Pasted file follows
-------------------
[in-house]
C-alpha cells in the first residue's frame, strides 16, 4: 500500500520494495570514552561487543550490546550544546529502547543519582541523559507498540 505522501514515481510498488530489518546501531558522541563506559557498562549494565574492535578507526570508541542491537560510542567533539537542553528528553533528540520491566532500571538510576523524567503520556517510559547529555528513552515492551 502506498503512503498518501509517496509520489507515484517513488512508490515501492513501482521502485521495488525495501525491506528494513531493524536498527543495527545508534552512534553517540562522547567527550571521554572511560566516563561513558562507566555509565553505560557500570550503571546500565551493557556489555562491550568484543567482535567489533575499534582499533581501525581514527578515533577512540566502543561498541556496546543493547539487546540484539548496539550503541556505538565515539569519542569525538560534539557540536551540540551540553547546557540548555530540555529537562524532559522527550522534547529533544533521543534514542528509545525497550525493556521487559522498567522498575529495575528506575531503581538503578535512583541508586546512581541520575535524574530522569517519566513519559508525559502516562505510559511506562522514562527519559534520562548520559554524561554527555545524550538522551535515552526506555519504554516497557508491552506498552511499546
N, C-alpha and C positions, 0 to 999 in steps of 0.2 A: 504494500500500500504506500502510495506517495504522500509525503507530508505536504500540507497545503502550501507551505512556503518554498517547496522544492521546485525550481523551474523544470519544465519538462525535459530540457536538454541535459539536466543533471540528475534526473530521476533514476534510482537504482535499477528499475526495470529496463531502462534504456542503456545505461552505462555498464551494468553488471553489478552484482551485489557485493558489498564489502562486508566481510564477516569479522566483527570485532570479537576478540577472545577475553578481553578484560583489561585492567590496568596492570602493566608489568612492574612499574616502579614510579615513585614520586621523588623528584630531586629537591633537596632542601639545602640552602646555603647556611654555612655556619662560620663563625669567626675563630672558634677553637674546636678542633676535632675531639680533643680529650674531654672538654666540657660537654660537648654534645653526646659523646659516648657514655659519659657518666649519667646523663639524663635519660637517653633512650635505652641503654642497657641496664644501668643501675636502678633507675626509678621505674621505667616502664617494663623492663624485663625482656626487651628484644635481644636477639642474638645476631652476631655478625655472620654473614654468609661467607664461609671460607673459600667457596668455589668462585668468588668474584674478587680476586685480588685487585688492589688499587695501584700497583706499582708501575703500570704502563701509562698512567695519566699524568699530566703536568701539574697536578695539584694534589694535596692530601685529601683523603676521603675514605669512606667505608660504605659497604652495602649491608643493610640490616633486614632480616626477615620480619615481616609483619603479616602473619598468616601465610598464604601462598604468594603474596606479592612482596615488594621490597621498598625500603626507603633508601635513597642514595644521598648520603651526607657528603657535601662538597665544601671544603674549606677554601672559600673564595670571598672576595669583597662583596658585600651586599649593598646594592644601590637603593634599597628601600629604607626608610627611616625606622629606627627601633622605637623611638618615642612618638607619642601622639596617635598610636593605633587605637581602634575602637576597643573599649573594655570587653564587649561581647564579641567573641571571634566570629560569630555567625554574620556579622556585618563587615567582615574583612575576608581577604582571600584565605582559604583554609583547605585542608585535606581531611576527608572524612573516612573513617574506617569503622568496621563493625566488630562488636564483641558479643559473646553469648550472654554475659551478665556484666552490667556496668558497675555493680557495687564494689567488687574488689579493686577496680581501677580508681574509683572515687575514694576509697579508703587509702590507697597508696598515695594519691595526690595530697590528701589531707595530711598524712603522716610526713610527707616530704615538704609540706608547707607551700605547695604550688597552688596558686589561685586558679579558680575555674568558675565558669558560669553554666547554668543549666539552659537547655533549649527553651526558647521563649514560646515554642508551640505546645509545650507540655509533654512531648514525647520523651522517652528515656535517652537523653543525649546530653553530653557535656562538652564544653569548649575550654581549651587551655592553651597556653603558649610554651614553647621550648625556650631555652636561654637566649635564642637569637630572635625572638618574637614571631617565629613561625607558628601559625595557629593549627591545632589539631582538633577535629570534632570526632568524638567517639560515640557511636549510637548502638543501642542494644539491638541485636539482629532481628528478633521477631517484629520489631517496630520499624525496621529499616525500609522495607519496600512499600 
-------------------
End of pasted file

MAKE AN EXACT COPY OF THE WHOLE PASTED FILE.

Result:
[in-house]
C-alpha cells in the first residue's frame, strides 16, 4: 500500500520494495570514552561487543550490546550544546529502547543519582541523559507498540 505522501514515481510498488530489518546501531558522541563506559557498562549494565574492535578507526570508541542491537560510542567533539537542553528528553533528540520491566532500571538510576523524567503520556517510559547529555528513552515492551 502506498503512503498518501509517496509520489507515484517513488512508490515501492513501482521502485521495488525495501525491506528494513531493524536498527543495527545508534552512534553517540562522547567527550571521554572511560566516563561513558562507566555509565553505560557500570550503571546500565551493557556489555562491550568484543567482535567489533575499534582499533581501525581514527578515533577512540566502543561498541556496546543493547539487546540484539548496539550503541556505538565515539569519542569525538560534539557540536551540540551540553547546557540548555530540555529537562524532559522527550522534547529533544533521543534514542528509545525497550525493556521487559522498567522498575529495575528506575531503581538503578535512583541508586546512581541520575535524574530522569517519566513519559508525559502516562505510559511506562522514562527519559534520562548520559554524561554527555545524550538522551535515552526506555519504554516497557508491552506498552511499546
N, C-alpha and C positions, 0 to 999 in steps of 0.2 A: 504494500500500500504506500502510495506517495504522500509525503507530508505536504500540507497545503502550501507551505512556503518554498517547496522544492521546485525550481523551474523544470519544465519538462525535459530540457536538454541535459539536466543533471540528475534526473530521476533514476534510482537504482535499477528499475526495470529496463531502462534504456542503456545505461552505462555498464551494468553488471553489478552484482551485489557485493558489498564489502562486508566481510564477516569479522566483527570485532570479537576478540577472545577475553578481553578484560583489561585492567590496568596492570602493566608489568612492574612499574616502579614510579615513585614520586621523588623528584630531586629537591633537596632542601639545602640552602646555603647556611654555612655556619662560620663563625669567626675563630672558634677553637674546636678542633676535632675531639680533643680529650674531654672538654666540657660537654660537648654534645653526646659523646659516648657514655659519659657518666649519667646523663639524663635519660637517653633512650635505652641503654642497657641496664644501668643501675636502678633507675626509678621505674621505667616502664617494663623492663624485663625482656626487651628484644635481644636477639642474638645476631652476631655478625655472620654473614654468609661467607664461609671460607673459600667457596668455589668462585668468588668474584674478587680476586685480588685487585688492589688499587695501584700497583706499582708501575703500570704502563701509562698512567695519566699524568699530566703536568701539574697536578695539584694534589694535596692530601685529601683523603676521603675514605669512606667505608660504605659497604652495602649491608643493610640490616633486614632480616626477615620480619615481616609483619603479616602473619598468616601465610598464604601462598604468594603474596606479592612482596615488594621490597621498598625500603626507603633508601635513597642514595644521598648520603651526607657528603657535601662538597665544601671544603674549606677554601672559600673564595670571598672576595669583597662583596658585600651586599649593598646594592644601590637603593634599597628601600629604607626608610627611616625606622629606627627601633622605637623611638618615642612618638607619642601622639596617635598610636593605633587605637581602634575602637576597643573599649573594655570587653564587649561581647564579641567573641571571634566570629560569630555567625554574620556579622556585618563587615567582615574583612575576608581577604582571600584565605582559604583554609583547605585542608585535606581531611576527608572524612573516612573513617574506617569503622568496621563493625566488630562488636564483641558479643559473646553469648550472654554475659551478665556484666552490667556496668558497675555493680557495687564494689567488687574488689579493686577496680581501677580508681574509683572515687575514694576509697579508703587509702590507697597508696598515695594519691595526690595530697590528701589531707595530711598524712603522716610526713610527707616530704615538704609540706608547707607551700605547695604550688597552688596558686589561685586558679579558680575555674568558675565558669558560669553554666547554668543549666539552659537547655533549649527553651526558647521563649514560646515554642508551640505546645509545650507540655509533654512531648514525647520523651522517652528515656535517652537523653543525649546530653553530653557535656562538652564544653569548649575550654581549651587551655592553651597556653603558649610554651614553647621550648625556650631555652636561654637566649635564642637569637630572635625572638618574637614571631617565629613561625607558628601559625595557629593549627591545632589539631582538633577535629570534632570526632568524638567517639560515640557511636549510637548502638543501642542494644539491638541485636539482629532481628528478633521477631517484629520489631517496630520499624525496621529499616525500609522495607519496600512499600 